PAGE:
CasablancaReviewed By Pope
Posted 08/04/99 20:39:17
I don't care what list you look at, Citizen Kane is at most number two. Reading from perhaps the sharpest and most memorable script ever written, Ingrid Bergman and Humphrey Bogart put in the best performances of their career. Backed up by an excellent group of supporting actors, even the bit parts are made enjoyable characters.I'm going to break tradition with every other review ever written about this movie and start with the supporting cast. Bogart and Bergman are great, and I'll get to them, but the character actors are really what brings this whole picture together.
Peter Lorre doesn't last long, and doesn't have enough screen time, which is maybe my only complaint about the whole thing. In my opinion he was the most amusing actor of his time. His odd accent and facial expressions which always made him look like a frightened mouse are wonderful. He's good as always here, even if for a short time.
Sydney Greenstreet didn't start acting until he was something like 60. I liked him in the Maltese Falcon, and I can't imagine anyone else playing the part of Senor Ferrari here. His ability to come across as a nice guy who doesn't do nice things fits in perfectly. Again, he doesn't get enough screen time, but it might be just the right amount to make things work.
Paul Henreid as Victor Laszlo is again a perfect fit. He is completely believable as a leader for the anti-Nazi underground. We don't get to see much of him either, but he appears at just the right time to keep the plot between Bergman and Bogart moving.
Claude Rains is absolutely spectacular as Captain Louis Renault. We get to see a lot of him, which is great because he performs the role so well. He plays to the stereotypical French coward, only doing the right thing when it's completely safe to do so, at least until the very end.
Dooley Wilson is maybe the most famous unknown in the history of the movies. He plays Sam, the piano player, who performs the instantly recognizable version of "As Time Goes By", a song that wasn't a hit when first recorded, but quite popular after this was released. Not a bad claim to fame. I'd have loved to have seen him in major leading roles, but when has it ever been a good time for black leads in good movies?
S.Z. Sakall as Carl makes only a few appearances as well, but his goofiness as the head waiter provides great comic relief to keep the movie from getting too melodramatic.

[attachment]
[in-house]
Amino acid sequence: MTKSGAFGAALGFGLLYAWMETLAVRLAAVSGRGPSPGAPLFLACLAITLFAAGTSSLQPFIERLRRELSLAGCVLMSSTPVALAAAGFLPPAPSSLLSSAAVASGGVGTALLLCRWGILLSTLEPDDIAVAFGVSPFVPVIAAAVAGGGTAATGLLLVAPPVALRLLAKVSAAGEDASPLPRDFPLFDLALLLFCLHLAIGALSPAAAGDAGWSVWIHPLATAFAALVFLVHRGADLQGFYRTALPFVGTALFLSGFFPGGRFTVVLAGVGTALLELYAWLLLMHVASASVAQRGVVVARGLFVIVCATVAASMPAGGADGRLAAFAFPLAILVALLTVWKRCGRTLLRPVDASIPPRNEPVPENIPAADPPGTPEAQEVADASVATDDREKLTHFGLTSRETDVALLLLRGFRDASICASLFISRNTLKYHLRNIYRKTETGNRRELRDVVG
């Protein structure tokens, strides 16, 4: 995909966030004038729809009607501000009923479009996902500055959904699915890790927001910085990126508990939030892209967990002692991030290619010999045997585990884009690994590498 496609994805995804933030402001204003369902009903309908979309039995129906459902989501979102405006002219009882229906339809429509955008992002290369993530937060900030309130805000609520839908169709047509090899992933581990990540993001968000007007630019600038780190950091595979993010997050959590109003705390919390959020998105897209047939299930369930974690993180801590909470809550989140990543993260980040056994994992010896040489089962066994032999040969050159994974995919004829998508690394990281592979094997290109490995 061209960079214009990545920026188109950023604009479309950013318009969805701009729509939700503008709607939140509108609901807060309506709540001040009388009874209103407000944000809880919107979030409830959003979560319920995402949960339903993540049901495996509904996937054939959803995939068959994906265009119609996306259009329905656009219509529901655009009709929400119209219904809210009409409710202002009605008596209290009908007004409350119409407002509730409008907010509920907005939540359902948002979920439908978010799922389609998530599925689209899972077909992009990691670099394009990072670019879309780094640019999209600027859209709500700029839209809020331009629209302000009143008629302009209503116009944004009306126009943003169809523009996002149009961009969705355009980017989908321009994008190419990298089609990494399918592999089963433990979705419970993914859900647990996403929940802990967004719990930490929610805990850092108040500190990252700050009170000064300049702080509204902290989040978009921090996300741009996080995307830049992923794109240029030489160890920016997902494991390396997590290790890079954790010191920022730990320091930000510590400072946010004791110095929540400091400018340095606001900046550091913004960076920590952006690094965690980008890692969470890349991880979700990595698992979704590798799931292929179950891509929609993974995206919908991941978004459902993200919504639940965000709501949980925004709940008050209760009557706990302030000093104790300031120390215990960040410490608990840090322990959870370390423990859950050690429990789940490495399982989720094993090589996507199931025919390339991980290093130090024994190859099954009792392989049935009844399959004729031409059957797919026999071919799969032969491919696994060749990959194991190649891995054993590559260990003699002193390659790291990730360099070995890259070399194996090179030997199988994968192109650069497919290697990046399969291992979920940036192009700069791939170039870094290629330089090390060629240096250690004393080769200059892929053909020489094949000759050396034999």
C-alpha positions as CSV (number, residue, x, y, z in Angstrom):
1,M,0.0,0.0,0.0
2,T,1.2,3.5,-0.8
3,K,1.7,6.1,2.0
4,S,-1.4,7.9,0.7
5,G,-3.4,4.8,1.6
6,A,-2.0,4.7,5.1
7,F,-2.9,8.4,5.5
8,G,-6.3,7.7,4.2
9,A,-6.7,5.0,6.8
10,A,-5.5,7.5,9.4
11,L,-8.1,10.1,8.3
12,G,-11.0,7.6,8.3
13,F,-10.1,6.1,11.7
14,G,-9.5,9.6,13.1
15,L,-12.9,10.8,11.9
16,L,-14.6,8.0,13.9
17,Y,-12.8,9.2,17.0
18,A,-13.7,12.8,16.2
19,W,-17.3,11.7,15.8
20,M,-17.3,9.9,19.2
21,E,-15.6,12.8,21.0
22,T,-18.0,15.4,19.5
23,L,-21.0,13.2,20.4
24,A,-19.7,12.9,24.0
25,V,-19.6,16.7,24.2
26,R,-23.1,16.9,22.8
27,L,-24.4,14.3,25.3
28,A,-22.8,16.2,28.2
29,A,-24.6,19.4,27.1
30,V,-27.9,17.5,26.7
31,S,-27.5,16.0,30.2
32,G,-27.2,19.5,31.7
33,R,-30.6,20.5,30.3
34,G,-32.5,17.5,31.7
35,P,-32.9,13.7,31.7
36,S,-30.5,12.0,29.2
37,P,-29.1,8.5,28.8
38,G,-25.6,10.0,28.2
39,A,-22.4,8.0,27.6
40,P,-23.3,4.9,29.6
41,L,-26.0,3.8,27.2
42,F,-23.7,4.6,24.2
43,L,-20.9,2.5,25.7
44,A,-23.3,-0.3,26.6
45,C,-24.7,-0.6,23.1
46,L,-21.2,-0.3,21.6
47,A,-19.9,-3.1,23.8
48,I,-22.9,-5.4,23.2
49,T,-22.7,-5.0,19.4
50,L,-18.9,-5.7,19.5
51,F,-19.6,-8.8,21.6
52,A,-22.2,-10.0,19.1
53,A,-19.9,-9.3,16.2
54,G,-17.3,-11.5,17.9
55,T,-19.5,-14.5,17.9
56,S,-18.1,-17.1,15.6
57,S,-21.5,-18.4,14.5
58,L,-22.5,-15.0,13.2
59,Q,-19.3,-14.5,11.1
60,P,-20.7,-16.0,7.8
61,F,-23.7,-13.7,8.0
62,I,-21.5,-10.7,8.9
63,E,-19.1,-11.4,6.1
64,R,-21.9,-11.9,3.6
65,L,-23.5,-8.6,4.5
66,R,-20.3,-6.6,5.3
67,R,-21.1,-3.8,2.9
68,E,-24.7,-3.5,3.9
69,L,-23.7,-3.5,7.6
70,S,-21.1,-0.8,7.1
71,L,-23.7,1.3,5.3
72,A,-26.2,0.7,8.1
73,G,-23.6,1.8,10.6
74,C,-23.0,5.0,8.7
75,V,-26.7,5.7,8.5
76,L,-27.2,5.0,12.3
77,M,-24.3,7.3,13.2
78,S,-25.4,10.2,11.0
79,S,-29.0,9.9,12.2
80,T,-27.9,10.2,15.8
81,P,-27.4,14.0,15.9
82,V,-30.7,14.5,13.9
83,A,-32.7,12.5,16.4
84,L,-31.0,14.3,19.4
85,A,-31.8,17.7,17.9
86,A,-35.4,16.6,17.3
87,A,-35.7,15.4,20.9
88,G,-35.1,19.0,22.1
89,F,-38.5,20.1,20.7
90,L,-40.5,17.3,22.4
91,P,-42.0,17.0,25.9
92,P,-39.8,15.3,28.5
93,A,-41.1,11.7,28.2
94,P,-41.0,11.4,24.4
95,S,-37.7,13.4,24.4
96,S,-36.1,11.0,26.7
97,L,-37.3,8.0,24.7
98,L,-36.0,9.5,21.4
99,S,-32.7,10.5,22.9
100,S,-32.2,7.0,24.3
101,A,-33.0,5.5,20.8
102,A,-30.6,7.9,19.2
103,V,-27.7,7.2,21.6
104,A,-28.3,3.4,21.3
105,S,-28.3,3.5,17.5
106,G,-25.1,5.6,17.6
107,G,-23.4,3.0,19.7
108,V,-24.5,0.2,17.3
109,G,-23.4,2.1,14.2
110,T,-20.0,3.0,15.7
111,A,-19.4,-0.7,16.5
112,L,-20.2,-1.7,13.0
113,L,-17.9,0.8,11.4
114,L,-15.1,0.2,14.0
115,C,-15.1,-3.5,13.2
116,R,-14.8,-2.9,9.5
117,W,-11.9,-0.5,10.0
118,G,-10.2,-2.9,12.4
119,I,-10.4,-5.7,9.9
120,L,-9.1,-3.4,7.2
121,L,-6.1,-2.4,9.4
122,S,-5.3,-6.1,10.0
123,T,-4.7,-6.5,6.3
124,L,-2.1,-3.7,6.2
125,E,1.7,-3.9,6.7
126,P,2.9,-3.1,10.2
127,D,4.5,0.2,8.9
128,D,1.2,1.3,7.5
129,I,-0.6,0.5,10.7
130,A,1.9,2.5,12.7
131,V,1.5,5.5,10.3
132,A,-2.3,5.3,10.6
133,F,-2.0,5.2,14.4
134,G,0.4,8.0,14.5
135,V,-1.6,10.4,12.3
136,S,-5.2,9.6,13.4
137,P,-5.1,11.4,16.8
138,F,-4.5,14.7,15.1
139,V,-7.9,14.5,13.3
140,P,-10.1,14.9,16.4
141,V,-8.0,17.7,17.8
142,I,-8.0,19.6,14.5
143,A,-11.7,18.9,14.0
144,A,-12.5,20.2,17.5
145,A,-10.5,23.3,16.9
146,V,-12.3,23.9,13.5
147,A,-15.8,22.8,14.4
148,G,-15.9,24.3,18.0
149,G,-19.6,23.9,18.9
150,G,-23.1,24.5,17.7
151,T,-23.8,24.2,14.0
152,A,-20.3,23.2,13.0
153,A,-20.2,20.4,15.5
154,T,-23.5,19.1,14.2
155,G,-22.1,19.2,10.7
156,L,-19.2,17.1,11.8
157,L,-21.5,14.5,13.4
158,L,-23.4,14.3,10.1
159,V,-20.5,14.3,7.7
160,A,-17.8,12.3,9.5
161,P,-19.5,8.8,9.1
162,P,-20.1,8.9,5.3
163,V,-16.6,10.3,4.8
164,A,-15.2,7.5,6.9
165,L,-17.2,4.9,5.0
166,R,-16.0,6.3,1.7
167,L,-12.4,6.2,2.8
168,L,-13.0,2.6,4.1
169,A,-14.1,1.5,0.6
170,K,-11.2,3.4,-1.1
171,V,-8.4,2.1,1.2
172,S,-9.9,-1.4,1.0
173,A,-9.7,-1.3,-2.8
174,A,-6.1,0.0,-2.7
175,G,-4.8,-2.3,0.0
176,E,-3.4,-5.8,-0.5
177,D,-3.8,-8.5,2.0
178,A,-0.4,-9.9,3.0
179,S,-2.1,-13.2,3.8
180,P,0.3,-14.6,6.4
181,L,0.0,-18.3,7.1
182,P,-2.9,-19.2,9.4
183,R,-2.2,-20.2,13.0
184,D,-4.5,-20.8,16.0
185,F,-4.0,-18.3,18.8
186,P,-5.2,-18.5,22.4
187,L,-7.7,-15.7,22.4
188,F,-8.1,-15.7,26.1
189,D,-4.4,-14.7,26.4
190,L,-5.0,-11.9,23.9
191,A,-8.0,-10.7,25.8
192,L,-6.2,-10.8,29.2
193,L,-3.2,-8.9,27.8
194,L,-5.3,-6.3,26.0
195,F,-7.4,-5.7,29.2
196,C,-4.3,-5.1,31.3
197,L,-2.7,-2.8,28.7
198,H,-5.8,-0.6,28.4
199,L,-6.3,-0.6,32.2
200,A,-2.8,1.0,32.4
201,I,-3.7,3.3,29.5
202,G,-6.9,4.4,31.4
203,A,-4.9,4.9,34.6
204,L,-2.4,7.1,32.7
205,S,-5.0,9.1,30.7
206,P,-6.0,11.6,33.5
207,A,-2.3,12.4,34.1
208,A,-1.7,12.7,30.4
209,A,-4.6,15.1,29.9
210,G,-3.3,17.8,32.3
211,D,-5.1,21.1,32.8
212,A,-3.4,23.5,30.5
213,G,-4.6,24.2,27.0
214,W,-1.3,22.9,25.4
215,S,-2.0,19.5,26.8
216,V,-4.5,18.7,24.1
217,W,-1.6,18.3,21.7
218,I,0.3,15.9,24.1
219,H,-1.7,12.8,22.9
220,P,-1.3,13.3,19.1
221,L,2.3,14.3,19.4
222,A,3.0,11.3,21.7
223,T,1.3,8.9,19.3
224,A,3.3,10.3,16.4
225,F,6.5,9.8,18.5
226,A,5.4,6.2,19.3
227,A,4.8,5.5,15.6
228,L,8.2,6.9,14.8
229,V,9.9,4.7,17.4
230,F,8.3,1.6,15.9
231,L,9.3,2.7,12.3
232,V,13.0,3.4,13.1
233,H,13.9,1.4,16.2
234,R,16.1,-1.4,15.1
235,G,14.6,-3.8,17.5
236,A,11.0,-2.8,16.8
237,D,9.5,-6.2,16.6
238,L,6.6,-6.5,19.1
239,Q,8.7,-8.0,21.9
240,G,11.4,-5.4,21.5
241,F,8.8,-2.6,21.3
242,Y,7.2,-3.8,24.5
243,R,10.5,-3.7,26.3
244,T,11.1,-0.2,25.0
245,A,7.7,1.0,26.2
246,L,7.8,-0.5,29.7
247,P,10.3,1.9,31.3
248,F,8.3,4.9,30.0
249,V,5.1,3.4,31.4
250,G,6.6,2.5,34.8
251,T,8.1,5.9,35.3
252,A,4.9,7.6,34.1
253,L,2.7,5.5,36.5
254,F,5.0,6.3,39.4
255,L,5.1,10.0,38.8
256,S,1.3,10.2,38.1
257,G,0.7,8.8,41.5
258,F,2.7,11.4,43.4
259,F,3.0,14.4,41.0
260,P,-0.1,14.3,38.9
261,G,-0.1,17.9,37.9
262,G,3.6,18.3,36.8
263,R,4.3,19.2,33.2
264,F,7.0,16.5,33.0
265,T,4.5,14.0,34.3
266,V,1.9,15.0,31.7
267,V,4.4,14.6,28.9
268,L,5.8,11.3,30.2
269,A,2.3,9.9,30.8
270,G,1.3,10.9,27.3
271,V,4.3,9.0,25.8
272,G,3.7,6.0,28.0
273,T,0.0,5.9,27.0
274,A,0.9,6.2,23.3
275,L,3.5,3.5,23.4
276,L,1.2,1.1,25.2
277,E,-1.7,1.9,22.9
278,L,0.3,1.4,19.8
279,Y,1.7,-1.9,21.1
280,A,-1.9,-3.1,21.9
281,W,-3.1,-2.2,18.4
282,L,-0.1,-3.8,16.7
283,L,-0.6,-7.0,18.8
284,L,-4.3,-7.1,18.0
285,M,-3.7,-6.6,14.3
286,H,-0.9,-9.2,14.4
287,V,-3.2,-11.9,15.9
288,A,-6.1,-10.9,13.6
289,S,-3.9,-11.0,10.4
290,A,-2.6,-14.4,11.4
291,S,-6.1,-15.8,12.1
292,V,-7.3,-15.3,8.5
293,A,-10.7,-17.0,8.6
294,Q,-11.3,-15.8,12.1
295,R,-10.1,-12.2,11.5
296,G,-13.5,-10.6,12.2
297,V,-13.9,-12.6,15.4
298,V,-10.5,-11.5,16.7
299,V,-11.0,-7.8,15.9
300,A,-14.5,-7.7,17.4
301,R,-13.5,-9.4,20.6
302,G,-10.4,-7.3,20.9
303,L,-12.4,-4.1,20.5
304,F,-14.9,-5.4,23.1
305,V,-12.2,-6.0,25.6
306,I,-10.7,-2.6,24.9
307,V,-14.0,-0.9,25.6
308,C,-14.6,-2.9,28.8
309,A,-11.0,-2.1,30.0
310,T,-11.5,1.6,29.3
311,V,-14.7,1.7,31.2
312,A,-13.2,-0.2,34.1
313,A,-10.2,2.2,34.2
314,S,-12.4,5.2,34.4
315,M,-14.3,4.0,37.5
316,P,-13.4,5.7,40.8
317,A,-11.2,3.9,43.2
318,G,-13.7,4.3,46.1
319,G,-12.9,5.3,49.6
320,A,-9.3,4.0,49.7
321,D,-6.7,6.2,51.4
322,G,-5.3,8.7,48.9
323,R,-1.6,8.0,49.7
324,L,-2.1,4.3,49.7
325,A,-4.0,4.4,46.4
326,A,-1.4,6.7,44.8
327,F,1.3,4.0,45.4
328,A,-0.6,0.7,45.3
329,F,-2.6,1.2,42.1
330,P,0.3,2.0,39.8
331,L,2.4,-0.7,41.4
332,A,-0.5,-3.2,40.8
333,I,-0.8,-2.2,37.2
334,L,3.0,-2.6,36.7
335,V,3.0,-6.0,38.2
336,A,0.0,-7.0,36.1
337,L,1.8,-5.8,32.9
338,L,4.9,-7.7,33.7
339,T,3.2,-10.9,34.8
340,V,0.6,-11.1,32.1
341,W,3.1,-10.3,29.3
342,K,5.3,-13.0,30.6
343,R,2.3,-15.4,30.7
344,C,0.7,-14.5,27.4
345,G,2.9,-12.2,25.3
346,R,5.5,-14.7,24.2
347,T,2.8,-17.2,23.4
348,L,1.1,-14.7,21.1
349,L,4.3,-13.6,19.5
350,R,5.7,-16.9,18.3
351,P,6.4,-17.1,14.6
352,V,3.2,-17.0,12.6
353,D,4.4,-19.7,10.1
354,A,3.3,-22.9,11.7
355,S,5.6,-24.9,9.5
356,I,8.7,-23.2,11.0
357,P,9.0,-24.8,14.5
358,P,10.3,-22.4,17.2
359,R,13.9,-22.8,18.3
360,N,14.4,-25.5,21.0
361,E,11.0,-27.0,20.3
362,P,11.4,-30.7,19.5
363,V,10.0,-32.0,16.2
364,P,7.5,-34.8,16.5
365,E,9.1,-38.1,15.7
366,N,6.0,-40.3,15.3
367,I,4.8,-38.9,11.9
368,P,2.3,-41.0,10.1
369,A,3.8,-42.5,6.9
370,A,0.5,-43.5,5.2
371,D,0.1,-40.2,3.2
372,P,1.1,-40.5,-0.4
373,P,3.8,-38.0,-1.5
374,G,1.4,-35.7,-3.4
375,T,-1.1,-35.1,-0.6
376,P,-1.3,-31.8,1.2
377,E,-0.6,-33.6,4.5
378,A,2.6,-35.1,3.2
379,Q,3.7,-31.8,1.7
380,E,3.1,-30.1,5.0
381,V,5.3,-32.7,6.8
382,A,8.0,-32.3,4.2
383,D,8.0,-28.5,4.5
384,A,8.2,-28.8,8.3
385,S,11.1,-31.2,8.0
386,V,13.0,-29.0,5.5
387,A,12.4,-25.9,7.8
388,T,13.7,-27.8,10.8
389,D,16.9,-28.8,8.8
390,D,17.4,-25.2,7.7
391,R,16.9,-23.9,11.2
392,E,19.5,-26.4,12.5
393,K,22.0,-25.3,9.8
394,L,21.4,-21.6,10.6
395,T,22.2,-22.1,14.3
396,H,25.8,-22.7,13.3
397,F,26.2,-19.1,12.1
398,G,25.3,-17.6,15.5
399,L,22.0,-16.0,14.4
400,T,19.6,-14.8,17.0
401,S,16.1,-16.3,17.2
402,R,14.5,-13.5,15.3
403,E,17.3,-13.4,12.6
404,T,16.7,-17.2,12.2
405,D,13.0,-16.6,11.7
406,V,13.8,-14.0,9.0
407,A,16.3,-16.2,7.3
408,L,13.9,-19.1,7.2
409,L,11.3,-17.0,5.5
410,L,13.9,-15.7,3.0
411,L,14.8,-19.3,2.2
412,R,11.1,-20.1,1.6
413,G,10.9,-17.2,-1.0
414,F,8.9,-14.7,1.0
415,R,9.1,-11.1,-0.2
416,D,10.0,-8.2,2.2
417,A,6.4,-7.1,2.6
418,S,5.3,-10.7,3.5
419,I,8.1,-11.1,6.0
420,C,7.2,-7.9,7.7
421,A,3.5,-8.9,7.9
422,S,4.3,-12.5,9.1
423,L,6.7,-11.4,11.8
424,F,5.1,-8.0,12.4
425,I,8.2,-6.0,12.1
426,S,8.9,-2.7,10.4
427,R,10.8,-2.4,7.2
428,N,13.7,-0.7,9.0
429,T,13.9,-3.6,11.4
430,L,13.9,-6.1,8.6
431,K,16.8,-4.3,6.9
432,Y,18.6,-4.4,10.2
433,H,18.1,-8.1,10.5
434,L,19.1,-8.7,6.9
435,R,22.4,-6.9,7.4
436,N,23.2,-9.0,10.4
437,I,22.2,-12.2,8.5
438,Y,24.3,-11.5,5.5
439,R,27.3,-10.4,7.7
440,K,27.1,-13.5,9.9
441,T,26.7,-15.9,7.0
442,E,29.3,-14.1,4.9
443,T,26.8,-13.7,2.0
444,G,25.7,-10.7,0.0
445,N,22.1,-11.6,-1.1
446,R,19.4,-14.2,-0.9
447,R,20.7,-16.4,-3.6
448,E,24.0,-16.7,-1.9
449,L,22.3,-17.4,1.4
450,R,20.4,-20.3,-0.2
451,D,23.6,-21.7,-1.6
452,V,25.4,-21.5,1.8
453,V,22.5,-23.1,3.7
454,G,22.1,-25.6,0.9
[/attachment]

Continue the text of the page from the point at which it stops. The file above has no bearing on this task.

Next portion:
Now do you believe me when I said this supporting cast was good?
The two main characters of course are Ilsa (Bergman) and Rick (Bogart). Whenever you hear some overpaid loser getting paid $20 million to star with this months current flavor talking about "chemistry", this is what they're talking about. These two belong on the screen together; they look right, sound right, and act right. I think Bogart's wife at the time was even thinking they were having an affair because they worked so well together.
The plot itself is rather simple (aren't the best movies always made around a simple plot?). Rick has a choice of either being selfish by taking Ilsa with him to America, leaving Victor to rot in Casablanca, or do the right thing and give his two transit papers to Victor and let him take her so he can keep fighting the Nazi's with her help.
Short little subplots interject themselves at just the right time to keep you interested in everyone else and in what's happening to the world. To someone who was growing up at the time this was released, I'm sure this movie had quite a bit of propaganda value, and it probably boosted recruitment for the army. Patriotism for the "good guys" is all over this movie, but not in a preachy way so it fits in wonderfully.The movie which all others should be judged by. Beautiful cinematography, wonderful performances by everyone involved, and a script with over a dozen of the most classic lines ever written for a movie. This movie is absolutely fucking awesome.
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